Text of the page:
WASHINGTON, March 4 (Reuters) - Senior Federal Reserve policymakers voiced conflicting views on the outlook for inflation and growth on Tuesday, exposing a split among U.S. central bankers that could influence interest rate moves.
Fed Board Governor Frederic Mishkin said the U.S. economy faced grave risks and inflation pressures would abate — remarks that will reinforce views that he backs further cuts in benchmark rates to buffer the economy.
“I see significant downside risks to this outlook. These risks have been brought into particularly sharp relief by recent readings from a number of household and business surveys that have had a distinctly downbeat cast,” Mishkin told the National Association of Business Economics in Arlington, Va.
The Fed has already slashed target interest rates by 2.25 percentage points since mid-September to shield the U.S. economy from a collapse in the subprime mortgage market that has chilled growth and sparked a global credit crunch.
Mishkin’s remarks were similar in tone to recent comments by Fed Chairman Ben Bernanke and Fed number two Donald Kohn. Both emphasized downside risks to growth over inflation.
Investors think these remarks signal the Fed will cut rates another half percentage point at its next meeting on March 18.
However, inflation has also been rising and other, more hawkish, policymakers have stressed this could spell trouble.
Dallas Fed President Richard Fisher, who voted against the last rate cut, when the Fed lowered its funds rate half a point to 3.0 percent on Jan. 30, said separately on Tuesday that weak growth was a milder threat than inflation.
“Containing inflation is the purpose of the ship I crew for,” Fisher told a conference in London.
“If a temporary economic slowdown is what we must endure while we achieve that purpose, then it is, in my opinion, a burden we must bear, however politically inconvenient,” he told the Society of Business Economists.
He also said the decline in the dollar to record lows since January and a climb in U.S. bond yields might reflect market worries that inflation could get out of control.
“All these signals could be aberrations — twitches in markets,” Fisher said.
“But they might also indicate that the markets are unnerved by the idea of further monetary accommodation in a world where commodity prices inch upward almost on a daily basis and labor costs escalate in Chinese factories,” he said.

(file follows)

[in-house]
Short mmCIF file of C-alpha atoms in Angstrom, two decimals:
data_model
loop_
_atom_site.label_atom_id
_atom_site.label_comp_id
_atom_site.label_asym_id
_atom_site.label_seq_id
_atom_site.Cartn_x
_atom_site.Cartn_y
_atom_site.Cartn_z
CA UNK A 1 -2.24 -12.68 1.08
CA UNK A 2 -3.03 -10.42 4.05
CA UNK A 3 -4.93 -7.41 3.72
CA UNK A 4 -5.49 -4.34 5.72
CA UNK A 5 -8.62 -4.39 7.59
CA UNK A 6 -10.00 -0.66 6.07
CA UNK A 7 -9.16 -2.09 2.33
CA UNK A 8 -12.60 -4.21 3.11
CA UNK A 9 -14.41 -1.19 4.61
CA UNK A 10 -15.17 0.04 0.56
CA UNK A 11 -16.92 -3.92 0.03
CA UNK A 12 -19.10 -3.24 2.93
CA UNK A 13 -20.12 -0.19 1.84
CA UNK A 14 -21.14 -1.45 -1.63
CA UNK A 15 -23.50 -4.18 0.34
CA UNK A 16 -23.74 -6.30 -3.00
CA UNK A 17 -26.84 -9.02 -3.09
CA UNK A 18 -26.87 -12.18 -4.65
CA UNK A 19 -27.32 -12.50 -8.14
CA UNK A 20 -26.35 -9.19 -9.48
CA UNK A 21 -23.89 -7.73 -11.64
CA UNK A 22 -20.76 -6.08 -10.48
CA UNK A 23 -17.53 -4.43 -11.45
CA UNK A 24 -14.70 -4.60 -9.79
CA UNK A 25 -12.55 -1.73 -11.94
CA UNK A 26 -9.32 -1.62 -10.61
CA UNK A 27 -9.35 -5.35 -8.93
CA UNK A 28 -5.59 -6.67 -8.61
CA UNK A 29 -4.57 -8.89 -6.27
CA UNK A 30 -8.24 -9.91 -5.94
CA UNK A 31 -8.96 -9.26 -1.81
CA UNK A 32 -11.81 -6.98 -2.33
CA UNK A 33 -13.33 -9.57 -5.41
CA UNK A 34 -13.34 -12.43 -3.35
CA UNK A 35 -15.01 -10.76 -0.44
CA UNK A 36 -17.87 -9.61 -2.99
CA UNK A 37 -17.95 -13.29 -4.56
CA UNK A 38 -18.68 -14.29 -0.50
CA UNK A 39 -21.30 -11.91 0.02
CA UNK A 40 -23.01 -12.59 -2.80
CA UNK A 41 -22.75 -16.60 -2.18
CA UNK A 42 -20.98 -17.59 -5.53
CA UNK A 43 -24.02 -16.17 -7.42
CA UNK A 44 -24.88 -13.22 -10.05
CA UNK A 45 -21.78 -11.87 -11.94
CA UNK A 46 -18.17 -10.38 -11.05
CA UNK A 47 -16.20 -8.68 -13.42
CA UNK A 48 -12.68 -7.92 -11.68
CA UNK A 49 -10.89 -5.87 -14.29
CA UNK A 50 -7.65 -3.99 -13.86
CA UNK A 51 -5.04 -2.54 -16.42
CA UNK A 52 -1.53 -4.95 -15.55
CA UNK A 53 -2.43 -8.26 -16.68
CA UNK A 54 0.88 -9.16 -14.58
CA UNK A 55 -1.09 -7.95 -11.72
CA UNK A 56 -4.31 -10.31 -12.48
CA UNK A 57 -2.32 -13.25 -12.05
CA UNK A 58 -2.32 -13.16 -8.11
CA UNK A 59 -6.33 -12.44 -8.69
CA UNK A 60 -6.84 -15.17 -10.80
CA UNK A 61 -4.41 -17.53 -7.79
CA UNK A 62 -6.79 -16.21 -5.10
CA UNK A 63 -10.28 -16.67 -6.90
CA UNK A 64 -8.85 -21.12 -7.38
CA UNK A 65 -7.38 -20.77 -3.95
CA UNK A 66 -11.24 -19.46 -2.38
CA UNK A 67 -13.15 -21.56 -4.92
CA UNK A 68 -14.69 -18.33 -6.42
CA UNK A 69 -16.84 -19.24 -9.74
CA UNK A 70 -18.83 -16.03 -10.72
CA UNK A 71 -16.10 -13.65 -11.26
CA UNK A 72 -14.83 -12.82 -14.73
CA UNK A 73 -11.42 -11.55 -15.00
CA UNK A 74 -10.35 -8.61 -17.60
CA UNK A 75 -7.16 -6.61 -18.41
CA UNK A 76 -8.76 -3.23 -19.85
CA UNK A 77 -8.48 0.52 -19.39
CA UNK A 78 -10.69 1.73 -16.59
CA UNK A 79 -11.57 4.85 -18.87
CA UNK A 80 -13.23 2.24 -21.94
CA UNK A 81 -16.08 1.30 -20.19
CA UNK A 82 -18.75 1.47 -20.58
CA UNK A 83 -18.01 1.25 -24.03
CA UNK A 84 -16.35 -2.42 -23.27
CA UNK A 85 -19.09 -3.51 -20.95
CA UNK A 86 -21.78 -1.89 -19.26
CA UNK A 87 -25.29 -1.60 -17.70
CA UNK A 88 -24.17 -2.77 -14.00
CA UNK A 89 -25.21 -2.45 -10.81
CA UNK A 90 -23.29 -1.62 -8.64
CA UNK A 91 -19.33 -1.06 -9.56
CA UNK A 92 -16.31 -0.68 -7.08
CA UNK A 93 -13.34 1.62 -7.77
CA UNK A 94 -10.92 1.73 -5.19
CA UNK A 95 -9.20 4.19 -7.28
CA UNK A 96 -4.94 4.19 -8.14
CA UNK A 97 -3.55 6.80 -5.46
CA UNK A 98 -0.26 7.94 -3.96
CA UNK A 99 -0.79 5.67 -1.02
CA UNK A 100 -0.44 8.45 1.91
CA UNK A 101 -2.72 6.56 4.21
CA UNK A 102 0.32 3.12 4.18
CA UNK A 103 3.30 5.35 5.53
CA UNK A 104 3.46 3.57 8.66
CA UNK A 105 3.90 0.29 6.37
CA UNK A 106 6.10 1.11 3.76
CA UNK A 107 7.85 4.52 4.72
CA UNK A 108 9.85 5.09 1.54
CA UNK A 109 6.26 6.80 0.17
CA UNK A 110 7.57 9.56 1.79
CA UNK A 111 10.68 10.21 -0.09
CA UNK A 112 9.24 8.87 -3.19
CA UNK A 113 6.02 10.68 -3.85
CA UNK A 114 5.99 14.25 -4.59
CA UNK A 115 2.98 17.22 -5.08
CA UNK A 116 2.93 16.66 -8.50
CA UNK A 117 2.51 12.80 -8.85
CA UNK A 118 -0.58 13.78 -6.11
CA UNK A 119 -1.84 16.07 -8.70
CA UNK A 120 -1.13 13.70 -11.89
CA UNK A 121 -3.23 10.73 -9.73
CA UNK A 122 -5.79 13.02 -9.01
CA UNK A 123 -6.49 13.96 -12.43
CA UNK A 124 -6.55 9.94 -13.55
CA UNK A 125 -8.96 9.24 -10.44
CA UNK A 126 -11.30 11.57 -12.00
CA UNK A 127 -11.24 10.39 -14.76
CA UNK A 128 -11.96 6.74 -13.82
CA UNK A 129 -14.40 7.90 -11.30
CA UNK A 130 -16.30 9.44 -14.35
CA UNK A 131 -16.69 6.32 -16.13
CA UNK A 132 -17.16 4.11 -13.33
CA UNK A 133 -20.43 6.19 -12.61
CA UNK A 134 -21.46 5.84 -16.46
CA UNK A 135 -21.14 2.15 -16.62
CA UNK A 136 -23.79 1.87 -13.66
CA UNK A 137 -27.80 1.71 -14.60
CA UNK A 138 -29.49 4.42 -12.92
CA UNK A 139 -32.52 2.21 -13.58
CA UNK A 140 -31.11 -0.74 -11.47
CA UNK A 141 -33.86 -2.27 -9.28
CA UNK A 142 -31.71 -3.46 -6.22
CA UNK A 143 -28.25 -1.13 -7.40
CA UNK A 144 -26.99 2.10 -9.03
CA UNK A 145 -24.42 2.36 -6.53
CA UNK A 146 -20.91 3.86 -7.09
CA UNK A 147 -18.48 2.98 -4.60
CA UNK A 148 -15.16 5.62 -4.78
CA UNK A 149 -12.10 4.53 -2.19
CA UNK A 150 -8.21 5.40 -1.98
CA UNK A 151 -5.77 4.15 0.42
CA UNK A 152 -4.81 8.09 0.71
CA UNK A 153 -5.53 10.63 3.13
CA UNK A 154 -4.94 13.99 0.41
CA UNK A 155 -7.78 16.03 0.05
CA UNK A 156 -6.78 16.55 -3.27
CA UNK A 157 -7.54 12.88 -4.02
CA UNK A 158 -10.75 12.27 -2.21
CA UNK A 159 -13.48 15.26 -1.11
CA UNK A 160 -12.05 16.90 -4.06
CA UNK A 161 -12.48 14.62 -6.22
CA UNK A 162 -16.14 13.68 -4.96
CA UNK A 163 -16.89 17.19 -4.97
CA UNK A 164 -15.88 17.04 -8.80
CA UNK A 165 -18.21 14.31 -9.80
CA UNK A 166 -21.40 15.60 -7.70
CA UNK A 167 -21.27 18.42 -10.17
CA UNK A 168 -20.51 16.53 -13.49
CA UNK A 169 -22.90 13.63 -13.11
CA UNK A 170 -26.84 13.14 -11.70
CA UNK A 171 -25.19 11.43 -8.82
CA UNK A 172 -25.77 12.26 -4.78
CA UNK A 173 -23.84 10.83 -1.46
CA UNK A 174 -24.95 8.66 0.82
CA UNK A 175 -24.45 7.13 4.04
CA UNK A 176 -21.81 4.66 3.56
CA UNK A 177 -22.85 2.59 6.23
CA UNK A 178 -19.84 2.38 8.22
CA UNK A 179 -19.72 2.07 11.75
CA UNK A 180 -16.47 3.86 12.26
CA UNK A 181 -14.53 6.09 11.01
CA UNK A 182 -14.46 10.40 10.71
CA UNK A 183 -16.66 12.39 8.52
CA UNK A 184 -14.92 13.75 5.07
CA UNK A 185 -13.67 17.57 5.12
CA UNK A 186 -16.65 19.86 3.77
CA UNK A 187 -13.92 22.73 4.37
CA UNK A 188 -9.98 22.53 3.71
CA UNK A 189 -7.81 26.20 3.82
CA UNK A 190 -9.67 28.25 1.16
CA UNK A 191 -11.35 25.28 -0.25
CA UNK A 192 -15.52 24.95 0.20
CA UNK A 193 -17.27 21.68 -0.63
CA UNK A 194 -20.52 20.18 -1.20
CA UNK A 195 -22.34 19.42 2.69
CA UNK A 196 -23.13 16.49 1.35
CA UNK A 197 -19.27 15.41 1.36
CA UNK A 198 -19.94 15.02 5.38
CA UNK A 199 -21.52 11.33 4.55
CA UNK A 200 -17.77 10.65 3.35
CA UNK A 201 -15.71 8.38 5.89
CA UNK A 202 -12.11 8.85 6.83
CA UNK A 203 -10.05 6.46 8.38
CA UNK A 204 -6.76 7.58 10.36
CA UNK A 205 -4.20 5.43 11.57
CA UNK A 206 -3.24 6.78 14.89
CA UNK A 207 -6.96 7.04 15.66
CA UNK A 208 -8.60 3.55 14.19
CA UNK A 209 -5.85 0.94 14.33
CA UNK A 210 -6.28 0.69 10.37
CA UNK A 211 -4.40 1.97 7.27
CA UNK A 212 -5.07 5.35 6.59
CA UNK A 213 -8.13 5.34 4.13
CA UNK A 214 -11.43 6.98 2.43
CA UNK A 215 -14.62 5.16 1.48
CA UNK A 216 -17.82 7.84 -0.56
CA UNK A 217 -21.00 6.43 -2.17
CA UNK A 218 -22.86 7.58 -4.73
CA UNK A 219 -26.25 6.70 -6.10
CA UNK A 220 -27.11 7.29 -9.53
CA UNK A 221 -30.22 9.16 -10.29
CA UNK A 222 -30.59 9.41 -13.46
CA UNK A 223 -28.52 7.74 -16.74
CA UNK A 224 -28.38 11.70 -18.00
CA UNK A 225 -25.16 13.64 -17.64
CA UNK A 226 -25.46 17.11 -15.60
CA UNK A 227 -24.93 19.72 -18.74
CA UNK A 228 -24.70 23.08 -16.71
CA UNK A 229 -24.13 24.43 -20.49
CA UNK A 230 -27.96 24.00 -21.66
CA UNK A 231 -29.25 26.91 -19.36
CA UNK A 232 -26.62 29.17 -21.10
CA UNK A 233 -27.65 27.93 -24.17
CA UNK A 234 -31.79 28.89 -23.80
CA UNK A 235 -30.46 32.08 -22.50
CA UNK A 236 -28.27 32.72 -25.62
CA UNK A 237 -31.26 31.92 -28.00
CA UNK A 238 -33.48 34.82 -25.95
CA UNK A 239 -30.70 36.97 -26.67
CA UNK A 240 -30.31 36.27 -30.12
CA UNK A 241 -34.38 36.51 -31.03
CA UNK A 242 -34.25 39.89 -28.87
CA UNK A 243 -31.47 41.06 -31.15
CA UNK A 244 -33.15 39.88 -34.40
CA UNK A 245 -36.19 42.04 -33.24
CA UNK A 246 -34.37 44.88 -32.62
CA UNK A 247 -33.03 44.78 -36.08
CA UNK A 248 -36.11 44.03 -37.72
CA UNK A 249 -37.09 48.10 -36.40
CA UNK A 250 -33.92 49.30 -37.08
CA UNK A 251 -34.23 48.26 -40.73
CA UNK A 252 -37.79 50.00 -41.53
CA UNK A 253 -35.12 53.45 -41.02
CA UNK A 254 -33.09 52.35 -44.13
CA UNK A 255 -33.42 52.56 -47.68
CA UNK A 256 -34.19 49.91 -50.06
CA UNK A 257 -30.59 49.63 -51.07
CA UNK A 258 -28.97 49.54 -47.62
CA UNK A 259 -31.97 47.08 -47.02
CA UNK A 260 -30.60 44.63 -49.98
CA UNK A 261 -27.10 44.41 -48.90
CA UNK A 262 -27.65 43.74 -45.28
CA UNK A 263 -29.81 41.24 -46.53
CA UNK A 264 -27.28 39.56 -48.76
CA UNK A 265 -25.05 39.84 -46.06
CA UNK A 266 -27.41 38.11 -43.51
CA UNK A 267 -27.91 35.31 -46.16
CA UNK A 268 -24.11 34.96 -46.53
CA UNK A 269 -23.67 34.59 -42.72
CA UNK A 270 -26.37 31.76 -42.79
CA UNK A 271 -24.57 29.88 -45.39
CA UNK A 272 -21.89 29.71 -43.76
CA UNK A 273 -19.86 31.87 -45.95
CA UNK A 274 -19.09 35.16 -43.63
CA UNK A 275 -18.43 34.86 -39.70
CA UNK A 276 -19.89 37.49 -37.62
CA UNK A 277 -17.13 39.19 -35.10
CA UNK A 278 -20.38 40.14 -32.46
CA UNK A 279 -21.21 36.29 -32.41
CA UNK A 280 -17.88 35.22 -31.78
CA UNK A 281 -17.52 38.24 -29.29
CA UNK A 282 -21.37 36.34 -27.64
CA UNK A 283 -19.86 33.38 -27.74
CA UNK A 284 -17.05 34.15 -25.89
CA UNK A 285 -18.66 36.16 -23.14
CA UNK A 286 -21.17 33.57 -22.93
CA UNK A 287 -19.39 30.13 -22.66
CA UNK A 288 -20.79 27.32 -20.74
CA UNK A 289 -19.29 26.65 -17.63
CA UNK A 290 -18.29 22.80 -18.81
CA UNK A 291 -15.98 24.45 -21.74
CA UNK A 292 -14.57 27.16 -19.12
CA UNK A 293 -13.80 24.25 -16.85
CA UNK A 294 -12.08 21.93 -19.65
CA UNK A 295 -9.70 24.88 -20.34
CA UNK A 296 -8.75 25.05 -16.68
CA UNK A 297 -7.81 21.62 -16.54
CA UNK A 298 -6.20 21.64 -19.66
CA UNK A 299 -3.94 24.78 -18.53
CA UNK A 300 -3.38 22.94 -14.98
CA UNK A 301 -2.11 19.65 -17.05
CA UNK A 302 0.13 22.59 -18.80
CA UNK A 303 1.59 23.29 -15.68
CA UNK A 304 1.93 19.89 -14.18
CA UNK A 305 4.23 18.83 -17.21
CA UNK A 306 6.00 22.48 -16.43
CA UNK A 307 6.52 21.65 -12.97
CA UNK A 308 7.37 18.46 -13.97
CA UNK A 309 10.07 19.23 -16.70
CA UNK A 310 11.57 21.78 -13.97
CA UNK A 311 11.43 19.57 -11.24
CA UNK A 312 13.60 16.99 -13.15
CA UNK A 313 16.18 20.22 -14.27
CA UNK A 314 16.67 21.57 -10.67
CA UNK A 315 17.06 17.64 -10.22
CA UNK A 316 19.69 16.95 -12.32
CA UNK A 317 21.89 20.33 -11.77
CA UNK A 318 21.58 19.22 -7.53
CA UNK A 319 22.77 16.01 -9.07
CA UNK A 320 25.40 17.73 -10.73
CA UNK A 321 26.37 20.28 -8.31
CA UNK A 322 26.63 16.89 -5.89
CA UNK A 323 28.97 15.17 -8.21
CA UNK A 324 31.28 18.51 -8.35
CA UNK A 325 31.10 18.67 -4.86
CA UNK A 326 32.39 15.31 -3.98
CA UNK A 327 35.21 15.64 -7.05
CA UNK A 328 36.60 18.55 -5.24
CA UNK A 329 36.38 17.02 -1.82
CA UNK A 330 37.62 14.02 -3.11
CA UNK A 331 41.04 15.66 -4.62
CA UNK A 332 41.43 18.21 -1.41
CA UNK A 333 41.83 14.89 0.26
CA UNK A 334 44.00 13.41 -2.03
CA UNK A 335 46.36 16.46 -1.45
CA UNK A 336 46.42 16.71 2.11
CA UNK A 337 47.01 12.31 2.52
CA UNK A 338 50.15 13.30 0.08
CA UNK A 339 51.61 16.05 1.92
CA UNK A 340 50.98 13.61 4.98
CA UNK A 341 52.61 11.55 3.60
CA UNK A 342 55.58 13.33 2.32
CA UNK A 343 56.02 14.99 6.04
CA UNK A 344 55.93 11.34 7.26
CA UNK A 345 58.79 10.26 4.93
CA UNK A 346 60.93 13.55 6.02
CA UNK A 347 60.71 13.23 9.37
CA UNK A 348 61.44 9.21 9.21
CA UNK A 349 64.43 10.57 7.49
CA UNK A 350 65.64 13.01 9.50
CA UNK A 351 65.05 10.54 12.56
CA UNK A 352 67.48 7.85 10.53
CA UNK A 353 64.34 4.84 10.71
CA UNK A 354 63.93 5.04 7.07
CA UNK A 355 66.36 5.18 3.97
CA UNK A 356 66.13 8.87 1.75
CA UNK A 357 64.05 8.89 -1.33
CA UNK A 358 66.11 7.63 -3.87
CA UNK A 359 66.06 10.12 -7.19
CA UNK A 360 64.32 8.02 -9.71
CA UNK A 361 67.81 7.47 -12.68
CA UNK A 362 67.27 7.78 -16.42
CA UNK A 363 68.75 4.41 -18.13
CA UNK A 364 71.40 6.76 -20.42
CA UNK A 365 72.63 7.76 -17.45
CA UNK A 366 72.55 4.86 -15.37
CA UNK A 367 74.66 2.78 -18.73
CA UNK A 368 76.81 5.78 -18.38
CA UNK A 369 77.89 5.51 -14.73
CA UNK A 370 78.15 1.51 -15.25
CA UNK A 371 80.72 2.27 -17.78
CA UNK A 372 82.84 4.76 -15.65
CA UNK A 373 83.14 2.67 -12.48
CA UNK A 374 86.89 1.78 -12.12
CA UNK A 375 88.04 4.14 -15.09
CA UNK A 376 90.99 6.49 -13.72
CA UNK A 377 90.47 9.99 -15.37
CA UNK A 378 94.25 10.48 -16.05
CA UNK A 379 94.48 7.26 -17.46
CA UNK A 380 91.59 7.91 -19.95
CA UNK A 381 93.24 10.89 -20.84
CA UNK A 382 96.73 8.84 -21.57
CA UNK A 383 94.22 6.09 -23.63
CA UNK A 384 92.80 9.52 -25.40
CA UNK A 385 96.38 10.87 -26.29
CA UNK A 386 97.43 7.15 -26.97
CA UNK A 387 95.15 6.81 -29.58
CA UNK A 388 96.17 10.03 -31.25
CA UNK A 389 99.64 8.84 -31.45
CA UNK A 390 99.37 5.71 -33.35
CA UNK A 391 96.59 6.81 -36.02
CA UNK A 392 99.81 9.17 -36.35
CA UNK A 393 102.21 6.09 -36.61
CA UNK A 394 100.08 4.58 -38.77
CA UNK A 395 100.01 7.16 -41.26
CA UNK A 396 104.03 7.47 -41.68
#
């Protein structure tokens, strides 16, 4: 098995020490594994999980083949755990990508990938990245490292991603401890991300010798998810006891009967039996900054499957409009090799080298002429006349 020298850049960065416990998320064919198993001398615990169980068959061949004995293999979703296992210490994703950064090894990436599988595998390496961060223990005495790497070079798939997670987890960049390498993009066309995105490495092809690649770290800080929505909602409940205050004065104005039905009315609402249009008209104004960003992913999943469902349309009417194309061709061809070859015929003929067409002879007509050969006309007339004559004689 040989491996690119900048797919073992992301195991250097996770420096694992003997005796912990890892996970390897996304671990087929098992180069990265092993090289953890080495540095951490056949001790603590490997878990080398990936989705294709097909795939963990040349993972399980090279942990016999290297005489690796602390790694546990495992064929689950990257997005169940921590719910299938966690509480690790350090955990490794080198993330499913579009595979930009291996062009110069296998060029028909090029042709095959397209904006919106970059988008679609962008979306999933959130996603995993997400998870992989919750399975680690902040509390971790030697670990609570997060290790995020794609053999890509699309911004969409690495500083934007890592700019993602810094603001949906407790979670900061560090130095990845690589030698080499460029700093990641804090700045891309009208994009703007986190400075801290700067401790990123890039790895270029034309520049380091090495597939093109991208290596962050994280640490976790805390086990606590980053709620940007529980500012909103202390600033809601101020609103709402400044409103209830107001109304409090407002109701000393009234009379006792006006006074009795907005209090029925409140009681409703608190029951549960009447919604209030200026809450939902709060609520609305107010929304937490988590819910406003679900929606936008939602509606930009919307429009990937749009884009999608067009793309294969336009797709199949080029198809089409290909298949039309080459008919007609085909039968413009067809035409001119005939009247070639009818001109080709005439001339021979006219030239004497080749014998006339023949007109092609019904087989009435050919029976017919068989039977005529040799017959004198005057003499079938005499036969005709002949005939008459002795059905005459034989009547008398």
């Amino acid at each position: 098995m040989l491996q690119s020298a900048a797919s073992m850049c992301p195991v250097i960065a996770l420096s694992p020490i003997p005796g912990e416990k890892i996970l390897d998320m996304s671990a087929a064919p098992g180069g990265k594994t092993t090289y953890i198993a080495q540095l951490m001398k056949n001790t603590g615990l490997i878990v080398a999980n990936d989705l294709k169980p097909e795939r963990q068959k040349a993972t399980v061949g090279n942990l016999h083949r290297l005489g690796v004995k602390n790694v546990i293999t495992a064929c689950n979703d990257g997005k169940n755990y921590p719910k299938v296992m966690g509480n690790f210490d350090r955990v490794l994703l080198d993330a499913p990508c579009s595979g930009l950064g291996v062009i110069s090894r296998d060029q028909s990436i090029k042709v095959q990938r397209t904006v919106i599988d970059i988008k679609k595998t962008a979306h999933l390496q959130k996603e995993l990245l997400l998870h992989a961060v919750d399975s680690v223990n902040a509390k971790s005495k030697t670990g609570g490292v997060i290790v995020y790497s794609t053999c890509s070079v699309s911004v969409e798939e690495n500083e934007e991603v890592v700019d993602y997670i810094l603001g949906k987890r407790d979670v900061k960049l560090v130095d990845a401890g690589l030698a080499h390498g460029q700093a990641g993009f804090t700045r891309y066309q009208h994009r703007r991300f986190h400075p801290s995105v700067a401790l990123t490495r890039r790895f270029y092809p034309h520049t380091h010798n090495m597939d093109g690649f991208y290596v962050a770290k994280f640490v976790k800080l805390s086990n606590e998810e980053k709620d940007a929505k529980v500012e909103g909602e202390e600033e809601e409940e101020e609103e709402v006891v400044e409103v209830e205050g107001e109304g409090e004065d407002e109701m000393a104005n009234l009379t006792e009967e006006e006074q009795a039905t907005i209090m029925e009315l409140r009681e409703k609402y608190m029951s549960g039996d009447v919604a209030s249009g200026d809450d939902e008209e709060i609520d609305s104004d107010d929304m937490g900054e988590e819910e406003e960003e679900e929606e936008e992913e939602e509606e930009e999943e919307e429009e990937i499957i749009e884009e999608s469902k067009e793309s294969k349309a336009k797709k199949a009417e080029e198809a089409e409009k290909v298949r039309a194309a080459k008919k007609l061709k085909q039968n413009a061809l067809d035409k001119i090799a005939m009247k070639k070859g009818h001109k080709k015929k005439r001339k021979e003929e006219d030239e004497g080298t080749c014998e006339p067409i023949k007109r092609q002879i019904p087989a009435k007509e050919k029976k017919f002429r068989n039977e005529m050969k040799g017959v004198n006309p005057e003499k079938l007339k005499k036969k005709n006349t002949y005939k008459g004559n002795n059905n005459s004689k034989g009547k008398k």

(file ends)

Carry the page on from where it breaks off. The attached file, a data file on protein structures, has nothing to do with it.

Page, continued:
His remarks followed recent hawkish comments from another voting member of the Fed’s interest rate setting committee this year. Philadelphia Fed President Charles Plosser said on Monday inflation expectations had crept higher and must be watched.
“They certainly bear our monitoring and careful assessment of what is going on. Once the genie is out of the bottle, it is hard to get it back in. We can’t wait too long for inflation expectations to materialize otherwise you get behind the curve,” Plosser said.
Fed-watchers think Bernanke and Kohn, backed by Mishkin and other dovish Fed officials, will prevail in guiding borrowing costs lower in the short term, but see the hawks influencing the debate about how low they go.
“The Fed will start to think a little harder after March 18,” said analyst David Jones of DMJ Advisers in Fort Myers, Florida.
“At 2-1/2 percent it moves them into negative real fed funds rate territory,” he added. “The real lesson of the 1970s is that you don’t go back to negative real interest rates and is an unwritten rule at the Fed, or you risk unmooring inflation expectations,” Jones said.
Fed officials say they are cutting rates to insure against a ‘negative feedback loop’ from credit market turmoil that sparks further economic weakness. Plosser said that as soon as markets calm, it will be time to raise rates again.
“I’m looking for some stability in financial markets because I think that (is) what we are trying to insure against — some downside risks there.
“As we get more comfortable with that ... that will be a time to think about ‘OK, things are functioning like they should, it is time to take this back’,” Plosser said. (Additional reporting by Emily Kaiser and Mark Felsenthal in Washington and Jamie McGeever in London; Editing by James Dalgleish)